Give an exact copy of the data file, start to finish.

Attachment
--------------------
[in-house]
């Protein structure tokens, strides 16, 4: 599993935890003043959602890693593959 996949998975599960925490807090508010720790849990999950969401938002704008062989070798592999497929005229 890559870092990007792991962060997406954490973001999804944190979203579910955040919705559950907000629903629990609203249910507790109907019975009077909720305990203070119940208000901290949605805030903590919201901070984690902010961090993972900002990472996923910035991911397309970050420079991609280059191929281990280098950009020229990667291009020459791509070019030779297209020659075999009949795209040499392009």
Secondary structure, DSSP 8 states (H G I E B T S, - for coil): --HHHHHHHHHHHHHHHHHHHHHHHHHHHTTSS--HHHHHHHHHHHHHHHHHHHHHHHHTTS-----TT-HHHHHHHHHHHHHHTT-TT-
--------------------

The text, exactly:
[in-house]
């Protein structure tokens, strides 16, 4: 599993935890003043959602890693593959 996949998975599960925490807090508010720790849990999950969401938002704008062989070798592999497929005229 890559870092990007792991962060997406954490973001999804944190979203579910955040919705559950907000629903629990609203249910507790109907019975009077909720305990203070119940208000901290949605805030903590919201901070984690902010961090993972900002990472996923910035991911397309970050420079991609280059191929281990280098950009020229990667291009020459791509070019030779297209020659075999009949795209040499392009």
Secondary structure, DSSP 8 states (H G I E B T S, - for coil): --HHHHHHHHHHHHHHHHHHHHHHHHHHHTTSS--HHHHHHHHHHHHHHHHHHHHHHHHTTS-----TT-HHHHHHHHHHHHHHTT-TT-